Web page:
Midway through Senator John McCain’s interview at Columbia University Thursday night, the anticipation and energy that had coursed through the Morningside Heights campus, and into Harlem, all day started to dissipate.
Few of the thousands of students crowded on the steps of the Low Memorial Library even feigned interest in the Republican nominee broadcast on the jumbo screen above them. Those who were not tuned out or immersed in conversation squirmed and yawned impatiently. Others bundled up in hooded sweatshirts, looking uncomfortably cold. At around 8:40 a stream of people filed out of the main Columbia gate on West 116th Street like disappointed fans leaving an arena after a lackluster concert.
I approached two international students at the foot of the steps to get their reaction to Senator McCain’s belief in American exceptionalism.
“What did he say?” a girl parked just a few yards from the screen asked. “I stopped paying attention a few minutes ago.”
Those seated a few flights up appeared equally uninterested. “I think we’re all pretty bored with this conversation,” said first-year graduate student Vera Ryzhik.
“He’s not even saying anything particularly important,” she said.
As if on cue, Barack Obama walked onto the stage and the crowd exploded into cheers. All the partisan spirit that students had dutifully subdued all day in honor of the forum’s public service theme erupted when they caught sight of Senator Obama. People jumped to their feet, threw their arms over their heads, arched their backs, and howled in adulation.
Senator McCain’s appearance was met with scattered, restrained applause from the audience. Senator Obama’s was greeted like a star quarterback returning home after making the winning pass at an away game, and managed to transform a one-hour interview into something like a limousine-liberal tailgate party.
“I have a bit of a homecourt advantage,” Senator Obama said, cuing cheers from students with a rare mention of his undergraduate experience at Columbia. “This is my alma mater.”
The senator then joked about his salad days in Morningside Heights nearly 30 years ago. “The neighborhood has changed,” he said. “When I came here in 1980, you know, some of the apartments around here didn’t look quite what they look like now. And I could afford them then. I don’t think I can now.
SLIGHTLY NORTH FROM MORNINGSIDE Heights, in Harlem, residents are similarly enthusiastic about Senator Obama. Not a block on 125th Street goes by without at least one vendor selling Obama gear-from diamond encrusted, Jacob the Jeweler-style watches with his image on the face for $10 to plaques picturing the Obama family for $20; and of course, T-shirts, of the candidate alone, with African-American leaders like Jesse Jackson and Martin Luther King Jr., and with his family.
Rick Pendleton, a wheelchair-bound, middle-aged Harlem resident, was among the throng of supporters on 124th Street, waiting to catch a glimpse of Senator Obama coming out of the back exit of Bill Clinton’s office after lunch on Thursday afternoon.
“You know, I have hope, because I was in the hospital with a spinal infection and they told me I wasn’t going to walk again,” he said. “Then Obama got nominated and I started walking on crutches, so his hope is kind of my hope.”
“You know what I really believe,” Mr. Pendleton said. “I think he will make people believe in politics again, and make them become less cynical.”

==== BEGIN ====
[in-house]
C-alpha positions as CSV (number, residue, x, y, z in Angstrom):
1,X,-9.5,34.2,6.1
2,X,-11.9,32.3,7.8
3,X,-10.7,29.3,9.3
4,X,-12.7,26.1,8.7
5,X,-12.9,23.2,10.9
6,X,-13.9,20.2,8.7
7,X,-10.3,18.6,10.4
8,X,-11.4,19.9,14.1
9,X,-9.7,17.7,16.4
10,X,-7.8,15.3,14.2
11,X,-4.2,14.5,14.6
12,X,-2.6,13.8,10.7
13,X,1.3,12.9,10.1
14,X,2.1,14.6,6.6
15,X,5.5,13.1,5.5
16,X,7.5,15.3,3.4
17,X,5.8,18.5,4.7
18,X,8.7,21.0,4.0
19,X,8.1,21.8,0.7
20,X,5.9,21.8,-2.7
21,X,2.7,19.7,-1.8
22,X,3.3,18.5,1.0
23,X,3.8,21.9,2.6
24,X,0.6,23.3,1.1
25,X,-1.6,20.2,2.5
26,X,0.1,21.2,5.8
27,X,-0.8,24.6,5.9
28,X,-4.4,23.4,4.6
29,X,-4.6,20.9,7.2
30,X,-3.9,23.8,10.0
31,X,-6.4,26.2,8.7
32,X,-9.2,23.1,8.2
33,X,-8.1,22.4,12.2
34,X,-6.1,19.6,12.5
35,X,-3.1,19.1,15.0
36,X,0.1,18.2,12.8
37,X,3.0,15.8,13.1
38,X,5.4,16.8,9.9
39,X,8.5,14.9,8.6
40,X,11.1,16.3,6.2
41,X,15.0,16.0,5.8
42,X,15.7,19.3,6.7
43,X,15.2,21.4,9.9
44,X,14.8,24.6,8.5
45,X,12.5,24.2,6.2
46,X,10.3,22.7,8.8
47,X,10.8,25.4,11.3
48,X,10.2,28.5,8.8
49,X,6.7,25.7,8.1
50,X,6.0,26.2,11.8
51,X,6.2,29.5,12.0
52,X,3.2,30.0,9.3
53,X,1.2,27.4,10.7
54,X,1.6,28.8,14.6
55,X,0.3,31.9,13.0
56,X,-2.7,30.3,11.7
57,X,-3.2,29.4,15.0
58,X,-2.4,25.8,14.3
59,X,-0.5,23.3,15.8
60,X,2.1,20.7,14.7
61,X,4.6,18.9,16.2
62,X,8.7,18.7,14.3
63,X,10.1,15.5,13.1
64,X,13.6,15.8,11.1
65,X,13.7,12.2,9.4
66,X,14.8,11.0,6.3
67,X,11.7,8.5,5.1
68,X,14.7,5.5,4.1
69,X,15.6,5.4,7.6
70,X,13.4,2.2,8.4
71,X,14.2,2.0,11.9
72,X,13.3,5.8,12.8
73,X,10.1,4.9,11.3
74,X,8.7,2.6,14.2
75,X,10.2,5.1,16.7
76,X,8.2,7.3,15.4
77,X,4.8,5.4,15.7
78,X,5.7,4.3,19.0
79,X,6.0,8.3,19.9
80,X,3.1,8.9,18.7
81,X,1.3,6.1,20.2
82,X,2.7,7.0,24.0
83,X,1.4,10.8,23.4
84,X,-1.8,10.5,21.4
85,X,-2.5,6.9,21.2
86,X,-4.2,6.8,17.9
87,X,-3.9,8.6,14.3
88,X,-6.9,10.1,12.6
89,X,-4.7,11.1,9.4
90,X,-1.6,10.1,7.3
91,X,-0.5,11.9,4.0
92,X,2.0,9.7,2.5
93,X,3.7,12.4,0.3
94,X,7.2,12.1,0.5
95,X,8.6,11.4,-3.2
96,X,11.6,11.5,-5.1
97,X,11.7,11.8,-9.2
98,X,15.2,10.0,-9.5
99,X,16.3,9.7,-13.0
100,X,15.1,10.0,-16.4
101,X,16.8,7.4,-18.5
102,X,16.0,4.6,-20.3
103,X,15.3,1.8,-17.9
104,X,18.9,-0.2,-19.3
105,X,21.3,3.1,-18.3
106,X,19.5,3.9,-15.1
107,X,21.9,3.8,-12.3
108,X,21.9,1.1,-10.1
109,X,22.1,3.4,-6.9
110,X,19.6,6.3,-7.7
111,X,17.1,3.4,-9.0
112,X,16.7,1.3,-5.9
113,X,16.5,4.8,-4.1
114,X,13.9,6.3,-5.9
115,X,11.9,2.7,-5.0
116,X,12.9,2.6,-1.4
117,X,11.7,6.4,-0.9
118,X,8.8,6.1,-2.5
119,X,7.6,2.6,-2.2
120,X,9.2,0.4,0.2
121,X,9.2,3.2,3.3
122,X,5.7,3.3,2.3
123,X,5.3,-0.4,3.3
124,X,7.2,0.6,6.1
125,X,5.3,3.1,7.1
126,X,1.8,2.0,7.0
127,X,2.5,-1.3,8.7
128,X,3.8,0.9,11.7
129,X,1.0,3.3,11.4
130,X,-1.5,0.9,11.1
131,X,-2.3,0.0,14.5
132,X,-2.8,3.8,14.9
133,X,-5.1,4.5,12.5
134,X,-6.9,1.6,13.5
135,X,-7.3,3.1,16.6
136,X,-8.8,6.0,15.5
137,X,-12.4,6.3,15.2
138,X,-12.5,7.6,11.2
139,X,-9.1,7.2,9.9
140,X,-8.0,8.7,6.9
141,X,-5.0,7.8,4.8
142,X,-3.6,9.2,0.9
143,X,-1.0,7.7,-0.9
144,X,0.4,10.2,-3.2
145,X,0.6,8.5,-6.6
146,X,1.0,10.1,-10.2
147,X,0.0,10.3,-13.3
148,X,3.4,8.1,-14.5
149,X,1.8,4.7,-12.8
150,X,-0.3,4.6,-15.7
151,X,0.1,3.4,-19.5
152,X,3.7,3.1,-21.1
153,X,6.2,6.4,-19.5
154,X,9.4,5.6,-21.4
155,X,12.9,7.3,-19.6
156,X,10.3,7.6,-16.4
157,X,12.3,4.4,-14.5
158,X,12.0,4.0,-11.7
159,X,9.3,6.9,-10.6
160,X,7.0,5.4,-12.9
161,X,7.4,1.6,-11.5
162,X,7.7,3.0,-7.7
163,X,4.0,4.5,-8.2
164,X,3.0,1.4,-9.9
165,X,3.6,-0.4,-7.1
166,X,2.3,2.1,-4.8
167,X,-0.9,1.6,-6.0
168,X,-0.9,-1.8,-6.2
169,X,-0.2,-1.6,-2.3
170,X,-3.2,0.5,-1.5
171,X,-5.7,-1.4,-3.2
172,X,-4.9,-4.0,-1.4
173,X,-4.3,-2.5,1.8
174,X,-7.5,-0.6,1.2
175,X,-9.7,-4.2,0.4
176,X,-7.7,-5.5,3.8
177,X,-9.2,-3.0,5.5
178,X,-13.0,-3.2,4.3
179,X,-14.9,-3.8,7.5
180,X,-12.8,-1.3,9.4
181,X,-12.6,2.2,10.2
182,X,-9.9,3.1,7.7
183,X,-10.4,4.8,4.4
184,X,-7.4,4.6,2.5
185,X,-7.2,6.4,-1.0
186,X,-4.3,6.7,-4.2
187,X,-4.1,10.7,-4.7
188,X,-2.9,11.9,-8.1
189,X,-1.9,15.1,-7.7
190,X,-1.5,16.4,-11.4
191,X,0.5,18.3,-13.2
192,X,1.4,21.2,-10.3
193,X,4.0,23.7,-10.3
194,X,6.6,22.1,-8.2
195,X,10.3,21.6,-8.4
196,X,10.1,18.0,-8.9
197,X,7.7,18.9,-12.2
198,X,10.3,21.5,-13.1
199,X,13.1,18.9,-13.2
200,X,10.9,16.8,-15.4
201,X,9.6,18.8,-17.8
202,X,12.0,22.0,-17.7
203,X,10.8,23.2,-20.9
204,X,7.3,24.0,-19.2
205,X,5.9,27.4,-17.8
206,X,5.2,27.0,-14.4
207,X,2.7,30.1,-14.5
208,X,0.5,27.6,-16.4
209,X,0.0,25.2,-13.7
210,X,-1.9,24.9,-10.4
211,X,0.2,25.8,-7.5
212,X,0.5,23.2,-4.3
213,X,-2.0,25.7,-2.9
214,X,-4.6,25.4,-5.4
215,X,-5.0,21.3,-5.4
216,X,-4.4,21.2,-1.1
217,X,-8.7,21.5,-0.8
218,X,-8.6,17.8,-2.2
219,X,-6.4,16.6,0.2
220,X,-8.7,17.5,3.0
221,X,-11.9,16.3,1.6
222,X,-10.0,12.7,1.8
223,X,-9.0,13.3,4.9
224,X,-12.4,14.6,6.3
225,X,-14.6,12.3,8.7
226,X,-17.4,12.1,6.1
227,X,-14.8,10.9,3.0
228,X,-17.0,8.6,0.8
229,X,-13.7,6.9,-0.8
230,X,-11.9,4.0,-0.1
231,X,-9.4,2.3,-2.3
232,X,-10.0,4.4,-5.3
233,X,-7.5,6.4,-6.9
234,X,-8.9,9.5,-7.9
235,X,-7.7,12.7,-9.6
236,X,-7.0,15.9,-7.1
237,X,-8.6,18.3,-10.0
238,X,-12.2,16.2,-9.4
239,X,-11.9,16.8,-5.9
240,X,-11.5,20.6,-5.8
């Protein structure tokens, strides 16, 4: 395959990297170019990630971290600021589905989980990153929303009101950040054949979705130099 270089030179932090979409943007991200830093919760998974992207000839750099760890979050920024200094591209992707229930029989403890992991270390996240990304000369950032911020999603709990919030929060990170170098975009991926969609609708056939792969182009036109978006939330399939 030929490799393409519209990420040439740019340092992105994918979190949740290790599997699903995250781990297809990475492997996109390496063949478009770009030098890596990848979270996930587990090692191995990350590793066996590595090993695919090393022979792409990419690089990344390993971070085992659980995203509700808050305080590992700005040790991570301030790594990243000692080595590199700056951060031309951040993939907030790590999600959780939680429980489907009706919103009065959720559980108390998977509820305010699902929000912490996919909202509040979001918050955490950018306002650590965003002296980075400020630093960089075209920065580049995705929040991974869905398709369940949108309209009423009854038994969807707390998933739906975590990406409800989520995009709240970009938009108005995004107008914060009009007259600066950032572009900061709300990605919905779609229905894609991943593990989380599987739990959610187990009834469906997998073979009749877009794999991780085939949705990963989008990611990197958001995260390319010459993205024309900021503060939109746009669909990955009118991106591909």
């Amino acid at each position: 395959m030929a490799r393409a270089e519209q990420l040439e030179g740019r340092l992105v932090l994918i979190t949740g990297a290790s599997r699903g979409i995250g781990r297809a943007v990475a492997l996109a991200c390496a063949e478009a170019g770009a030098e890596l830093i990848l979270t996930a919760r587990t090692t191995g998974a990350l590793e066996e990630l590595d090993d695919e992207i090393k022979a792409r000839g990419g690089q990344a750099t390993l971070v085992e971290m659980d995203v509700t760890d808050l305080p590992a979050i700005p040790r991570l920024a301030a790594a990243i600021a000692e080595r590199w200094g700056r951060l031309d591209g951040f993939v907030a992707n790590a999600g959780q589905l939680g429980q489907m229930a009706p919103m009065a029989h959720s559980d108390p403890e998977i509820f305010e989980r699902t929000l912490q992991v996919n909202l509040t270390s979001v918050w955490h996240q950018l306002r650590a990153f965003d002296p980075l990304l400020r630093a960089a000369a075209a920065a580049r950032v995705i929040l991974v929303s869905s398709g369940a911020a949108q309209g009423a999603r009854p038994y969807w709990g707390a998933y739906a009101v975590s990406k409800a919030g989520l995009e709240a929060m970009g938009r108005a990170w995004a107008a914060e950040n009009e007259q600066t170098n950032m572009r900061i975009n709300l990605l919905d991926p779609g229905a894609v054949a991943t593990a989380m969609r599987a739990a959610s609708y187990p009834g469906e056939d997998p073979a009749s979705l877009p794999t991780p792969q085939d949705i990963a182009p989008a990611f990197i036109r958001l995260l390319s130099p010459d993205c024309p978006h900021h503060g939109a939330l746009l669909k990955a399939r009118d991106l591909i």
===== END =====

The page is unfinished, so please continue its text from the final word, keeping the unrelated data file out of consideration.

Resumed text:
Donald Lanier, a social worker with the Childrens’ Aid Society, says Senator Obama is one of the only public figures the children he works with recognize.
“He’s a real role model,” he said. “When I go through the paper with little boys, they don’t know who anyone is, even famous people, but they all know who Obama is.”
NOT MANY PEOPLE AT Columbia between 1981 and 1983 seem to remember Senator Obama when he was a student.
In the past, Senator Obama has remained tight-lipped about his life in New York City. In his memoir, Dreams of My Father, Senator Obama wrote that he slept in an alley on 109th Street and Amsterdam the first night he arrived in New York City, and bathed in a fire hydrant next to a homeless man. Today, there is only one alley on the street, and it is gated.
Senator Obama claims to have spent most of his time in the library. He certainly left a light footprint at Columbia during his two years there from 1981 to 1983.
The former vice president of the Black Students Organization, senior Mark Attiah, was shocked to learn that Obama was even a member of the BSO.
“I knew that he graduated from Columbia, but he doesn’t talk about it that much, which I get,” Mr. Attiah said. “If you’re running for president of the United States, you want to connect with the elusive common man, so you’re not going to talk about Harvard and Columbia because you might sound elitist.”
Coincidentally, Mr. Attiah worked at the 25th reunion of the class of ’83 last year, and not surprisingly, reported that Senator Obama did not attend. “But I thought to myself, ‘Wouldn’t it be funny if Obama walked through the door right now,'” he said.
In fact, there is not a single picture of Senator Obama in any of the yearbooks from the period when he was a student–he is not even listed as absent in the BSO photo from 1983.
No one from the library in the School of International Public Affairs, the building he would have had most of his classes in as a political science major, remembered him. The chairman of the Political Science Department when Senator Obama was an undergraduate, Mark Chalmers, wrote in an e-mail that he did not remember him, and the two alumni I managed to reach from the class of ’83 refused to answer any questions about their old classmate.